Methods: We analysed a retrospective cohort of patients hospitalised from among 122 medical centres in the US Department of Veterans Affairs between 1 January 2005 and 31 December 2013. We included cirrhotic patients who had Kidney Disease Improving Global Outcomes criteria based acute kidney injury on admission. We developed a logistic regression risk prediction model to detect HRS on admission using 10 variables. We calculated 95% confidence intervals on the model building dataset and, subsequently, calculated performance on a 1000 sample holdout test set. We report model performance with area under the curve (AUC) for discrimination and several calibration measures.

Results: The cohort included 19 368 patients comprising 32 047 inpatient admissions. The event rate for hospitalised HRS was 2810/31 047 (9.1%) and 79/1000 (7.9%) in the model building and validation datasets, respectively. The variable selection procedure designed a parsimonious model involving ten predictor variables. Final model performance in the validation dataset had an AUC of 0.87, Brier score of 0.05, slope of 1.10 and intercept of 0.04.

Conclusions: We developed a probabilistic risk model to diagnose HRS within 24 hours of hospital admission using routine clinical variables in the largest ever published HRS cohort. The performance was excellent and this model may help identify high-risk patients for HRS and promote early intervention.
View Article and Find Full Text PDF

Download full-text PDF

Source
http://dx.doi.org/10.1111/ijcp.13393DOI Listing
November 2019

Descriptive Usability Study of CirrODS: Clinical Decision and Workflow Support Tool for Management of Patients With Cirrhosis.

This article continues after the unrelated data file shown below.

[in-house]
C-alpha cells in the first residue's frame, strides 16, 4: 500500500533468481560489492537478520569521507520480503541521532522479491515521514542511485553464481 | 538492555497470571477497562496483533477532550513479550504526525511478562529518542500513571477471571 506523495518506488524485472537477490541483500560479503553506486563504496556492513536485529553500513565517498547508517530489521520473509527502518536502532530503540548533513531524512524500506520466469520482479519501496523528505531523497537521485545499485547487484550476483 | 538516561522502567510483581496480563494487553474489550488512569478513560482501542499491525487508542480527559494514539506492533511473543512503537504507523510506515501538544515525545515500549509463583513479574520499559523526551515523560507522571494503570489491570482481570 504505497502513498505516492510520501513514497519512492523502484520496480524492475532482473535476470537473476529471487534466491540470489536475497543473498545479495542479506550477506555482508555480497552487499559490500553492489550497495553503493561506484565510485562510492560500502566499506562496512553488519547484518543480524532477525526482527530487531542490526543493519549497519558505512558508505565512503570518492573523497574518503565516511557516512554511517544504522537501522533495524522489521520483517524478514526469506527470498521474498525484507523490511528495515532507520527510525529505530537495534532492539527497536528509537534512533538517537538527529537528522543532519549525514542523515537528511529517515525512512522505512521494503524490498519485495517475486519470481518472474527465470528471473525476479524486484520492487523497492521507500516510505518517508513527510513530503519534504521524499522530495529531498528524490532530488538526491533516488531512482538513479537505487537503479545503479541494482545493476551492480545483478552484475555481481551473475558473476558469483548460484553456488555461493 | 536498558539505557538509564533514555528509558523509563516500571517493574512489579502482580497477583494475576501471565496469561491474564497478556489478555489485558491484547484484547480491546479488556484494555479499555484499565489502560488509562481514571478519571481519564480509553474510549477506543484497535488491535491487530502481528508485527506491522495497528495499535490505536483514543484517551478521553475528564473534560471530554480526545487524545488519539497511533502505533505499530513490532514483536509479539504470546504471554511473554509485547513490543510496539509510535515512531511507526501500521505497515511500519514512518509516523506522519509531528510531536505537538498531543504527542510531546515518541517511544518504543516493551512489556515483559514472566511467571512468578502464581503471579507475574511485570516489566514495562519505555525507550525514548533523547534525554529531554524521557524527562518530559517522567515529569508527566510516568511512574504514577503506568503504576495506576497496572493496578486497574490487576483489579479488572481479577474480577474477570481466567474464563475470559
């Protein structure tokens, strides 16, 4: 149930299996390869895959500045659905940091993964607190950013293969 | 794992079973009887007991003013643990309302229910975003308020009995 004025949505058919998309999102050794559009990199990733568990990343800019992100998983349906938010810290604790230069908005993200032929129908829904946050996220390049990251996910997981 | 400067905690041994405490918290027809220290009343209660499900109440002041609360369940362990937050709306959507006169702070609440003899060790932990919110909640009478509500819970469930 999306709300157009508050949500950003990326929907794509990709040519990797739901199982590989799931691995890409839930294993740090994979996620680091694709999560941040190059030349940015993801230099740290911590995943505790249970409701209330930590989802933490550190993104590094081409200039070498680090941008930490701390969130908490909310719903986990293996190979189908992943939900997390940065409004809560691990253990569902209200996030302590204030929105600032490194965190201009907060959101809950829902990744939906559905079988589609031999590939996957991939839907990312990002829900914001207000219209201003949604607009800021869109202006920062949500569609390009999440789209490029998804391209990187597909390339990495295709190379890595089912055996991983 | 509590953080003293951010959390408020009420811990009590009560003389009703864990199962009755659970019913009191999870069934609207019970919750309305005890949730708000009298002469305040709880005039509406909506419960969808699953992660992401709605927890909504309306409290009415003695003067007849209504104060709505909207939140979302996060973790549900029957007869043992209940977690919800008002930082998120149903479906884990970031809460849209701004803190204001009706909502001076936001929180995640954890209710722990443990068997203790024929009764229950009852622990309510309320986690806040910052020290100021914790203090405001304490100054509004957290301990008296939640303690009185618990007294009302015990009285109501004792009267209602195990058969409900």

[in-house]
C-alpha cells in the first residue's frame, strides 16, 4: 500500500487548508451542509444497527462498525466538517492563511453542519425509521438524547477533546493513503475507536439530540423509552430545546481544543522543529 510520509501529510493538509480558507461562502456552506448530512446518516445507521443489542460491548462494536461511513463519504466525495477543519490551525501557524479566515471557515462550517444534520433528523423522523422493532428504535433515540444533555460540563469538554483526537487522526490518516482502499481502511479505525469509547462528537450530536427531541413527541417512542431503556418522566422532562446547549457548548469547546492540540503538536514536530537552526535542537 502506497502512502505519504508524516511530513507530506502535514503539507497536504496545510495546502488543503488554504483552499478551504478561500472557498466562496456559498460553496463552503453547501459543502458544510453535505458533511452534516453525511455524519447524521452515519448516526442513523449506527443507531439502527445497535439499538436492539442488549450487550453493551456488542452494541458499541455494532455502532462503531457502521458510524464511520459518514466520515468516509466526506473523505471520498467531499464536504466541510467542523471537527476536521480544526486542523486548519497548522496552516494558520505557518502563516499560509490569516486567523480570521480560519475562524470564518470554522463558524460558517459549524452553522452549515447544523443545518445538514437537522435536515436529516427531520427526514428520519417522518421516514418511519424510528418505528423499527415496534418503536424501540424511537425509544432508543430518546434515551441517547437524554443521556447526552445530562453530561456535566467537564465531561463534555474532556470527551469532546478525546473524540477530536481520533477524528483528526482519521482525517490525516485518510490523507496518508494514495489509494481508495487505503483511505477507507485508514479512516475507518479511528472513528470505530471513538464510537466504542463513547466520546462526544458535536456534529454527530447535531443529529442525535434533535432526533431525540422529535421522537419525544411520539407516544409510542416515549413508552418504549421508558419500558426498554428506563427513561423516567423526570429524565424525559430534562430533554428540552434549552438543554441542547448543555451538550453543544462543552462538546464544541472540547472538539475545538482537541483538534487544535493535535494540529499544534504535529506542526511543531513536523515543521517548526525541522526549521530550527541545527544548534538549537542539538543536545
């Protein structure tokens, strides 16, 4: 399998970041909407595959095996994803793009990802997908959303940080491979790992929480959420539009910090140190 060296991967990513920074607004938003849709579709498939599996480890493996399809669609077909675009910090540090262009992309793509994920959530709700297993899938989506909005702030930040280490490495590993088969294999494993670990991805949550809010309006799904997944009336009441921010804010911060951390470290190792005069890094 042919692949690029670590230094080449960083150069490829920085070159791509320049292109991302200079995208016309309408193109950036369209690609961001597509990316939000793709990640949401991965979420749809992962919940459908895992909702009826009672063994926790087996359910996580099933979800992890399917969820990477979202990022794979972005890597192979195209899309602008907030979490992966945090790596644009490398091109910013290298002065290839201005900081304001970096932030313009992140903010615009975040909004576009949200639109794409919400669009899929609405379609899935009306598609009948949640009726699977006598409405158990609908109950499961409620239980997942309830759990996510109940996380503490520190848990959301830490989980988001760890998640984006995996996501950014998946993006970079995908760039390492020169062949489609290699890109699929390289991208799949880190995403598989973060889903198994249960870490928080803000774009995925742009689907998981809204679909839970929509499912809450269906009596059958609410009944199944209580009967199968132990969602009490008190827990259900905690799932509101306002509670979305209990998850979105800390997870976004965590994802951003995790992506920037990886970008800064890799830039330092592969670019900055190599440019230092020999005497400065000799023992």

JMIR Med Inform 2019 Jul 3;7(3):e13627. Epub 2019 Jul 3.

Department of Veterans Affairs San Diego Healthcare System, San Diego, CA, United States.

Background: There are gaps in delivering evidence-based care for patients with chronic liver disease and cirrhosis.

Objective: Our objective was to use interactive user-centered design methods to develop the Cirrhosis Order Set and Clinical Decision Support (CirrODS) tool in order to improve clinical decision-making and workflow.

Methods: Two work groups were convened with clinicians, user experience designers, human factors and health services researchers, and information technologists to create user interface designs. CirrODS prototypes underwent several rounds of formative design. Physicians (n=20) at three hospitals were provided with clinical scenarios of patients with cirrhosis, and the admission orders made with and without the CirrODS tool were compared. The physicians rated their experience using CirrODS and provided comments, which we coded into categories and themes. We assessed the safety, usability, and quality of CirrODS using qualitative and quantitative methods.